And then I think there was a big enough audience in geekdom that came by and went, “Oh, my goodness, nobody’s ever made that character or that character or that character or that character,” and they were able to get, literally, the rookie cards using sort of trading card. They were getting the rookie cards of all these characters that nobody had ever made before, and I think it mattered. I think it mattered that I was doing something different than what the big boys did.
Tim Ferriss: Yeah, that makes sense. All right. I’m glad I asked. Thank you for answering. Where to from there? Or I should say, not really from there because these are all parallel lines in a sense.
Todd McFarlane: Yeah.
Tim Ferriss: The comic books are going. The toys are going.
Todd McFarlane: They each create an opportunity. Again, let’s talk about music videos. You mentioned that. How do you get to music videos? I don’t even read music. I can’t read a lick of music and I’ve got a Grammy. How’s that possible. Some dumbass kid who doesn’t know anything about music’s got a Grammy. It bothers my wife. She’s a very good pianist and it bugs her that I’ve got one, so don’t say it out loud if you come to dinner. Here’s how you get there. You just find the back door. They’re always going to block the front door. Status quo is going to always get put in front of you. You find the back door. Here’s the back door.
Out of the blue, we’re doing the HBO animation. It’s doing pretty well and, again, I’m winning a couple Emmys. And then, out of the blue, I don’t know why, go ask him, out of the blue, I get a phone call from Eddie Vedder. Eddie Vedder’s the lead singer of Pearl Jam. Eddie then says, “Hey, Todd. Eddie.” “Hey, Eddie, how you doing, bud?” “Here’s what we want to do, Todd. The record label is bugging us to do a music video. We hate music videos and we don’t want to be in it.” Which is sort of a cool thing that it’s like, “Pardon? You don’t want to be in your own music video?” “No, and we’ve been putting them off and putting them off, but they keep bugging us. Now we’re at the point where I’ve figured it out, Todd. I’ve been watching this Spawn animation on TV. We can do it animated. Let’s just do it animated, and then we don’t have to be in it.”
I was like, “Okay, cool.” And so he goes, “Do you want to help us with it?” I’m like, ‘Yeah, sure, cool. What’s the gig?” And then, he sort of gave the song. It was called “Do the Evolution.” I go, “What’s it about?” He goes, “Oh, it’s about all time, space, and dimension, but you’ve got to do it in three and a half minutes.” I go, “Okay, I think we can come up with some creative things on it.” And then, Eddie went away and he goes, “Here, I’ll send you something here in a couple days just to sort of give you the vibe.” And so, a couple days later, I receive in the mail from Eddie this tape and I play it. He’s taken a couple of episodes of Spawn and edited them to go with his music of the song that we were talking about, “Do the Evolution.”
Tim Ferriss: That must have been surreal.
Todd McFarlane: I wish I had that tape. I don’t know what I did with this tape. And so I get on the phone, and it was really good. I’ve got to tell you, Tim, it was really good. I get on the phone, I go, “Oh,” I said, “Hey, Eddie, I’ve got it. I understand what you want to do. Okay, whatever. We’ll come up with that. Who edited this thing? This is super cool.” He says, “Oh, that was me.” And I went, “Hold a sec. You edited this video?” “Uh-huh.” The big editing machine was called an Avid, “You have an Avid at home?” “Yeah, I have an Avid.” “Wow, Eddie, you’re confusing me a bit. Rock and rollers, when they’re done off stage, go home, relax by doing Avid editing?” It doesn’t make any sense to me. But he’s like, “Yeah, I just sort of like it and it’s just sort of therapeutic.” I’m like, “Cool.”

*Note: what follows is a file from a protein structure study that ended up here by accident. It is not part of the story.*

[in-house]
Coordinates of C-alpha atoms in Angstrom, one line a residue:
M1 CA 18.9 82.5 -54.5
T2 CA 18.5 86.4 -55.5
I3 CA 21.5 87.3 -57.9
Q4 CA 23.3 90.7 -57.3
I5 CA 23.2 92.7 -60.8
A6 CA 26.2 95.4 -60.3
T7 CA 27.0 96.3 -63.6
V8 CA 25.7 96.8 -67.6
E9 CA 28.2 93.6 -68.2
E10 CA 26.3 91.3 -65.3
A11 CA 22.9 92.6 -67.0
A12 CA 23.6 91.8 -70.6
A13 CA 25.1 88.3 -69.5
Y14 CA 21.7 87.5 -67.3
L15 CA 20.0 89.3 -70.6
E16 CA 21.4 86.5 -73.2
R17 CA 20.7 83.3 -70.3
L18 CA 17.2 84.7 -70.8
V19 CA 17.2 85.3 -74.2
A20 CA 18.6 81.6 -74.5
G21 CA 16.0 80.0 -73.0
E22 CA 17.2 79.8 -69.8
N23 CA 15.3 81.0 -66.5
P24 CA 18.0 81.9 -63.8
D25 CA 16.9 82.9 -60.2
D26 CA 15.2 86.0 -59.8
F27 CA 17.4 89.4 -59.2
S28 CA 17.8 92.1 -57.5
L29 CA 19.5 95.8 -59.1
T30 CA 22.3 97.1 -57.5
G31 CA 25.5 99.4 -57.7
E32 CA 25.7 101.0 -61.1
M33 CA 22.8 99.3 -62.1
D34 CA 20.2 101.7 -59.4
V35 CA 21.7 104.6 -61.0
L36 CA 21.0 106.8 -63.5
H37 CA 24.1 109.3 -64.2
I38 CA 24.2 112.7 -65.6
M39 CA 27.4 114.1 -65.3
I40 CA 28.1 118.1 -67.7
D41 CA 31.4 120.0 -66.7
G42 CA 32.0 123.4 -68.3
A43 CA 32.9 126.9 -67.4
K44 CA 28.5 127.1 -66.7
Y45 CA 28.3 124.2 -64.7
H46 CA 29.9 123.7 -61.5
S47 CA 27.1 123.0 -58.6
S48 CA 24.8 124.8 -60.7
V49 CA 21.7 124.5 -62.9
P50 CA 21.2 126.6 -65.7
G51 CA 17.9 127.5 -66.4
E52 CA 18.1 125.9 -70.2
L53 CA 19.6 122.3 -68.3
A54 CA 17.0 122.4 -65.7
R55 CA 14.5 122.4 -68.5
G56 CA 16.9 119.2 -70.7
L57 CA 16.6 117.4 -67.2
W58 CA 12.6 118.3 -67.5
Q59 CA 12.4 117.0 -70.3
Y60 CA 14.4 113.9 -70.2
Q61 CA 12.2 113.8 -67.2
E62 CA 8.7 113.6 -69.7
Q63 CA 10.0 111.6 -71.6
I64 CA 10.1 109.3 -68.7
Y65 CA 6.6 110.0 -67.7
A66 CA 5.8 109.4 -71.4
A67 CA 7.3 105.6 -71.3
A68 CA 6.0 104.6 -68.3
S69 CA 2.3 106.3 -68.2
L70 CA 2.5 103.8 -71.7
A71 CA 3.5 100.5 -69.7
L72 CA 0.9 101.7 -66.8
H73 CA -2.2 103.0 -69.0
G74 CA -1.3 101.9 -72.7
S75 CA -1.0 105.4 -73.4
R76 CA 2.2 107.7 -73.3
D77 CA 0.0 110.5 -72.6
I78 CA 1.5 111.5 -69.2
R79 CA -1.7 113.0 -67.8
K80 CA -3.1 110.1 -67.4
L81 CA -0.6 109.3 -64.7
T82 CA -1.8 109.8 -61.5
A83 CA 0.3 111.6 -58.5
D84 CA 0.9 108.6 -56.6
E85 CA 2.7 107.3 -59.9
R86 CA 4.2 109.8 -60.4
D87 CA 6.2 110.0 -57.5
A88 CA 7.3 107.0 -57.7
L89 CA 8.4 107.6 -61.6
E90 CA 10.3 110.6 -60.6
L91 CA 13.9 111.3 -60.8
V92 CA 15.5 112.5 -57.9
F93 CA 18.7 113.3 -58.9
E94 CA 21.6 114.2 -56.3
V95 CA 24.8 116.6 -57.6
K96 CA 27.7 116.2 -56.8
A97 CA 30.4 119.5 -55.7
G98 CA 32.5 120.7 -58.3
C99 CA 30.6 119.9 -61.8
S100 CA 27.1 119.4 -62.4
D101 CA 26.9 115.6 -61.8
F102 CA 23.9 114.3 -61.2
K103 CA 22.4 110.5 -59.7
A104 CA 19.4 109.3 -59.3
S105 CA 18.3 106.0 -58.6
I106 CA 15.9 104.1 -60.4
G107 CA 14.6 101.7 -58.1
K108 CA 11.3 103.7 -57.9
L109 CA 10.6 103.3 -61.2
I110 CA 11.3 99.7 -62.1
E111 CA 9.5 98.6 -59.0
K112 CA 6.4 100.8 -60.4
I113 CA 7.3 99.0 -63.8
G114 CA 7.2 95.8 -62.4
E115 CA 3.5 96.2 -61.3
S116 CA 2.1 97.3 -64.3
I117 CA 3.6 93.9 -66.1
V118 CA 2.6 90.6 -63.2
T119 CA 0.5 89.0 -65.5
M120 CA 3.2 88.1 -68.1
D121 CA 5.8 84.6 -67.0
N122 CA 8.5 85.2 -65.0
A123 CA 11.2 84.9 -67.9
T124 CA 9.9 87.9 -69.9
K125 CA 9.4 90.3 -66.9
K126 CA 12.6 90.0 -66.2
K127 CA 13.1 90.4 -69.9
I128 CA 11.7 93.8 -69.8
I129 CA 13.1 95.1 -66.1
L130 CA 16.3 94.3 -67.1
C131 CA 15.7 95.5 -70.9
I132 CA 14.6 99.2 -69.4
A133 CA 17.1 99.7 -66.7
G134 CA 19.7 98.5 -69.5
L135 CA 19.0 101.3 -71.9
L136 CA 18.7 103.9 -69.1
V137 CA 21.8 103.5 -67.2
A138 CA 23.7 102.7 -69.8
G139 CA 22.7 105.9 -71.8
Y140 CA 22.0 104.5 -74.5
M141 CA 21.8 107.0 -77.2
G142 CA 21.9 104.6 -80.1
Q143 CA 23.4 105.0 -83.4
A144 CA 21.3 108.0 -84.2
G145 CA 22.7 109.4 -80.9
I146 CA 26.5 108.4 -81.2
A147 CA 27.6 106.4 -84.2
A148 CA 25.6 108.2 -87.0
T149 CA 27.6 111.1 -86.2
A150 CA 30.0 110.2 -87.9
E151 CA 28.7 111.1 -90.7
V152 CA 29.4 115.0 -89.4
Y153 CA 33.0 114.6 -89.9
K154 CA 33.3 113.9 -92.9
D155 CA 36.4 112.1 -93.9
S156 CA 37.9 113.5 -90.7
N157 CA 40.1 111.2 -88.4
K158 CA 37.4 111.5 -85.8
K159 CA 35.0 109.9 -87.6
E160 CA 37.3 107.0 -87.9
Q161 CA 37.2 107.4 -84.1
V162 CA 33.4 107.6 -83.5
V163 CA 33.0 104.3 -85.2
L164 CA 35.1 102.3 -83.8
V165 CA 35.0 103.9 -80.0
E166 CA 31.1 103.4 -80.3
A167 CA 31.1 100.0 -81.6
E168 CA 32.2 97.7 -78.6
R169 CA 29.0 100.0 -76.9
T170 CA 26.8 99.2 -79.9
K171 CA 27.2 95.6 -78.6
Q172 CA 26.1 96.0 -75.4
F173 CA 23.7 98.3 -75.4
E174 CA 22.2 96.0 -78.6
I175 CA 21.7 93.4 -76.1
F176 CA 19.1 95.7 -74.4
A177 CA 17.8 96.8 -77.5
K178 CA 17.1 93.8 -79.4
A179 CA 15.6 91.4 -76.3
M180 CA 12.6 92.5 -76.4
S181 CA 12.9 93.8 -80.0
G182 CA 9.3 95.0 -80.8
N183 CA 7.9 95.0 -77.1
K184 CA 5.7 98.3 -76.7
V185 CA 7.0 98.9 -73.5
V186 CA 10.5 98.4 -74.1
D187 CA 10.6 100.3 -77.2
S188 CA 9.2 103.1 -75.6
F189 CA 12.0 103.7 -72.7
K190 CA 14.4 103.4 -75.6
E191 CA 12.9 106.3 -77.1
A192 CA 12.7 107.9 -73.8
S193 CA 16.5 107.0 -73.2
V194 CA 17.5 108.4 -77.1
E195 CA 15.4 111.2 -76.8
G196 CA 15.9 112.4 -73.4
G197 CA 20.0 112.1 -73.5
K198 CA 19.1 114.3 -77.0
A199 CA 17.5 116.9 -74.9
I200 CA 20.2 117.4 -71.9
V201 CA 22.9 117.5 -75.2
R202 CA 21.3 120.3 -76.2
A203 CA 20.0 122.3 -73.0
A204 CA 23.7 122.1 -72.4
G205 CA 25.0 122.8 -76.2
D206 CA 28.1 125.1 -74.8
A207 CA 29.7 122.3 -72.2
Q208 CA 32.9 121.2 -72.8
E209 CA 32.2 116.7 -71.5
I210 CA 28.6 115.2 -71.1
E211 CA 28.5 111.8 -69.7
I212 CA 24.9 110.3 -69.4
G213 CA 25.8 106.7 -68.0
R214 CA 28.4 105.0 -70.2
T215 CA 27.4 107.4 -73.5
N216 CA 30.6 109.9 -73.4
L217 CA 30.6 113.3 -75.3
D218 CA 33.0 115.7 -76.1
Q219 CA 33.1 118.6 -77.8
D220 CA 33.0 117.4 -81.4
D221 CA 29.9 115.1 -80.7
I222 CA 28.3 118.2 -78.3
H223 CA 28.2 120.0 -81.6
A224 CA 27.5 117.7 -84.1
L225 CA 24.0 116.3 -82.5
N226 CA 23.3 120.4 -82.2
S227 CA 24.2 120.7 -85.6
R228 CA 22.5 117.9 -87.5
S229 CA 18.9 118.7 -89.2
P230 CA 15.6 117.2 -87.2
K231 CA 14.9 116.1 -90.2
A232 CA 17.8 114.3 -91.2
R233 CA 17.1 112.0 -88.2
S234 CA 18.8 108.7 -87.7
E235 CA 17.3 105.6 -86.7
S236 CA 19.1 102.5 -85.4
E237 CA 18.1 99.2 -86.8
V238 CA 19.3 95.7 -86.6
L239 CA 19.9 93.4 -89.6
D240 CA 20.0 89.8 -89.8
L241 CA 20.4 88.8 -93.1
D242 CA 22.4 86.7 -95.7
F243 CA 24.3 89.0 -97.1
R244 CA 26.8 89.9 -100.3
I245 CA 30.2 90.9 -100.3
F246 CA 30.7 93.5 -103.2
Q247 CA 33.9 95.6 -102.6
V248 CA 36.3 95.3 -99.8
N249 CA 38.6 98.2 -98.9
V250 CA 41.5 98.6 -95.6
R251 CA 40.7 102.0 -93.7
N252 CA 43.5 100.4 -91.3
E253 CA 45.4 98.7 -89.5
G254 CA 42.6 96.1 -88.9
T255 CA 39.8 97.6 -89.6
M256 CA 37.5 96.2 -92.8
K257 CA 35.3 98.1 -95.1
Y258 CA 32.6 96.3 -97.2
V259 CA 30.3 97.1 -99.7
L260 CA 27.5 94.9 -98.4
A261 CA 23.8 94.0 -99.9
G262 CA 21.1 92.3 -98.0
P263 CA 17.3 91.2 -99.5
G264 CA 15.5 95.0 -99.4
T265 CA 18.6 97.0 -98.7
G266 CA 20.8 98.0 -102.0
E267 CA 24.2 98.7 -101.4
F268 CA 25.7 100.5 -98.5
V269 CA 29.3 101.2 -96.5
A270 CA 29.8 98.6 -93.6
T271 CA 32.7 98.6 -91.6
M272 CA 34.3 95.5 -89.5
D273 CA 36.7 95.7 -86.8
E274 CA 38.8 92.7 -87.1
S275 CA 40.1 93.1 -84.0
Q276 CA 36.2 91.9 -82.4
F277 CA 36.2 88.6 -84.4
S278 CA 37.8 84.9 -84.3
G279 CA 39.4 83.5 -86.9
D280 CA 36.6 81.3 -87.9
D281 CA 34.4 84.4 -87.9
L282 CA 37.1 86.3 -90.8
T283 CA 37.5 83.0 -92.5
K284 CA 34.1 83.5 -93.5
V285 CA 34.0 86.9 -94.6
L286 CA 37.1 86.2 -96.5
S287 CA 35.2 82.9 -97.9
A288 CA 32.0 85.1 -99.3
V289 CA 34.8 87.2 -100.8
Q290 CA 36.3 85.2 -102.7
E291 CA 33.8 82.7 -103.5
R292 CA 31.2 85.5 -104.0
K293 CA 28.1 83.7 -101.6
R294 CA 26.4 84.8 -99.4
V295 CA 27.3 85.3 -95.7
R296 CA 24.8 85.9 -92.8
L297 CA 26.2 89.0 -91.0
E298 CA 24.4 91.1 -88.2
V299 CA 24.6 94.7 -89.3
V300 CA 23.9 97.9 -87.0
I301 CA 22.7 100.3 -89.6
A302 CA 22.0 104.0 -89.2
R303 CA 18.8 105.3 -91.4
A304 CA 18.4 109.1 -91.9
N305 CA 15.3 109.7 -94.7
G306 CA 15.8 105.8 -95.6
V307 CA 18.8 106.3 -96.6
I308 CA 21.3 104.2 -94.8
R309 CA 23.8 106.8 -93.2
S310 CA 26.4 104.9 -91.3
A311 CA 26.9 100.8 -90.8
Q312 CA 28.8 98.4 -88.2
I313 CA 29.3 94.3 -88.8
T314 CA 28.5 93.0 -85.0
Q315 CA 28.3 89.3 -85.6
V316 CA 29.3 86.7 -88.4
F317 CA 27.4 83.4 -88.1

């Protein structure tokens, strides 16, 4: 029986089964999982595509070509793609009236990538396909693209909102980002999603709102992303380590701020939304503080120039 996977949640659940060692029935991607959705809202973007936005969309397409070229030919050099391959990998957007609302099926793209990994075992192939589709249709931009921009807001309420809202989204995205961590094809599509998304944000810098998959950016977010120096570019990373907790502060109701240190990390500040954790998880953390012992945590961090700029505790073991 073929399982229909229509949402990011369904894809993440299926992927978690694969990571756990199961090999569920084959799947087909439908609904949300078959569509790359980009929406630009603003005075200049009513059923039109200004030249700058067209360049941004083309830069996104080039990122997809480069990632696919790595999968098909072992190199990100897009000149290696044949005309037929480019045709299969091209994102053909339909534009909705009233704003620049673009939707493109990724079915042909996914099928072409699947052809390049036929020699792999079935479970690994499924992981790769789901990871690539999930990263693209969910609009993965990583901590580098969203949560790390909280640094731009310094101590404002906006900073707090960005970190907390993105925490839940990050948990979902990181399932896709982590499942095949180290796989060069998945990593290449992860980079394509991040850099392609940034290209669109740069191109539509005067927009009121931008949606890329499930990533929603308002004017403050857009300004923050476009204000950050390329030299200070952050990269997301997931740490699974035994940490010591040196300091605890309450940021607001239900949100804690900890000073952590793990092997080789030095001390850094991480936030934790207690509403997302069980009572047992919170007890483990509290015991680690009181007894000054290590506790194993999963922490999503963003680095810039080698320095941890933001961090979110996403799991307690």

We end up doing the video for him and doing the animation for it. It ends up getting nominated for a Grammy which, again, it was my first foray into music. I went, “What? You go into music and you get nominated for a Grammy. That was easy. Should have done this earlier.” We lost to Madonna that year. But we’re going to edit and Eddie says, “Hey, is there any way I can come to California and edit with you?” “Eddie, it’s your video. You can do whatever you want. Sure, heck, come.” He sat with us in the three days that we were there editing, and he’s really smart. I mean, really, he had a lot of good stuff. “Hey, what if you did this? What if you cut this down and you did this,” and whatever. He’s talking the language. It was really good.
The side story of that three days was he came with a briefcase, the first day, and he’s Eddie, all dressed in black. But he had a briefcase, what I thought was sort of formal. He put the briefcase down next to us and then we worked all day and we did the editing, and then he left. And then, the next day he came dressed just like grunge Eddie, cool. He had his briefcase again and he put it right down next to us. Never touched it the whole day again, and he left. And then, on the third day he came, same thing. But at some point, I just went, “Hey Eddie, I don’t mean to pry, but why do you keep bringing the briefcase with you every day? It doesn’t seem like you do anything with it.” And then, he goes, “Oh, my gosh, Todd, I’m glad you finally asked.”